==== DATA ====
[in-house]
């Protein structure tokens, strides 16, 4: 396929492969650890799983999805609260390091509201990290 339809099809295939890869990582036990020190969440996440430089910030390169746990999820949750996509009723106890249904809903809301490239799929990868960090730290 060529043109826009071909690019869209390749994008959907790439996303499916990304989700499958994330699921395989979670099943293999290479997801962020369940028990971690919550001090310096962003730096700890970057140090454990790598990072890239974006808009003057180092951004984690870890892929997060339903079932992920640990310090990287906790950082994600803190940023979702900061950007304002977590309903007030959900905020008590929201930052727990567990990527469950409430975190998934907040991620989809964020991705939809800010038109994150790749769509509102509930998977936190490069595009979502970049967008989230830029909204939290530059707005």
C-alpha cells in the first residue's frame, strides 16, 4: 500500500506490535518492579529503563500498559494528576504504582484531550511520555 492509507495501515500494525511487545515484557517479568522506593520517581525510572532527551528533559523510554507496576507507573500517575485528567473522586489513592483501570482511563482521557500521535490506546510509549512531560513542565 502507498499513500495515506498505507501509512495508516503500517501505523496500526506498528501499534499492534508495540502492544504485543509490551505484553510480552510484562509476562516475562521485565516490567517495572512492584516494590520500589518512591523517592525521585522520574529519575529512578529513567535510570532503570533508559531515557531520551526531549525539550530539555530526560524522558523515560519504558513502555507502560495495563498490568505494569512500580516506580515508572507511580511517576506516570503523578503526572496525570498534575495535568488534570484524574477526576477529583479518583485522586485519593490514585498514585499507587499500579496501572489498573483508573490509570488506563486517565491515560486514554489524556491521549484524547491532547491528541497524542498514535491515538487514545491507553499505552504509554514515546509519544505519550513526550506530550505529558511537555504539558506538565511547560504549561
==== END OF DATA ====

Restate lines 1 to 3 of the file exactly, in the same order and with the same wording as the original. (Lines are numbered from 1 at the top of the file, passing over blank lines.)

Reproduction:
[in-house]
């Protein structure tokens, strides 16, 4: 396929492969650890799983999805609260390091509201990290 339809099809295939890869990582036990020190969440996440430089910030390169746990999820949750996509009723106890249904809903809301490239799929990868960090730290 060529043109826009071909690019869209390749994008959907790439996303499916990304989700499958994330699921395989979670099943293999290479997801962020369940028990971690919550001090310096962003730096700890970057140090454990790598990072890239974006808009003057180092951004984690870890892929997060339903079932992920640990310090990287906790950082994600803190940023979702900061950007304002977590309903007030959900905020008590929201930052727990567990990527469950409430975190998934907040991620989809964020991705939809800010038109994150790749769509509102509930998977936190490069595009979502970049967008989230830029909204939290530059707005």
C-alpha cells in the first residue's frame, strides 16, 4: 500500500506490535518492579529503563500498559494528576504504582484531550511520555 492509507495501515500494525511487545515484557517479568522506593520517581525510572532527551528533559523510554507496576507507573500517575485528567473522586489513592483501570482511563482521557500521535490506546510509549512531560513542565 502507498499513500495515506498505507501509512495508516503500517501505523496500526506498528501499534499492534508495540502492544504485543509490551505484553510480552510484562509476562516475562521485565516490567517495572512492584516494590520500589518512591523517592525521585522520574529519575529512578529513567535510570532503570533508559531515557531520551526531549525539550530539555530526560524522558523515560519504558513502555507502560495495563498490568505494569512500580516506580515508572507511580511517576506516570503523578503526572496525570498534575495535568488534570484524574477526576477529583479518583485522586485519593490514585498514585499507587499500579496501572489498573483508573490509570488506563486517565491515560486514554489524556491521549484524547491532547491528541497524542498514535491515538487514545491507553499505552504509554514515546509519544505519550513526550506530550505529558511537555504539558506538565511547560504549561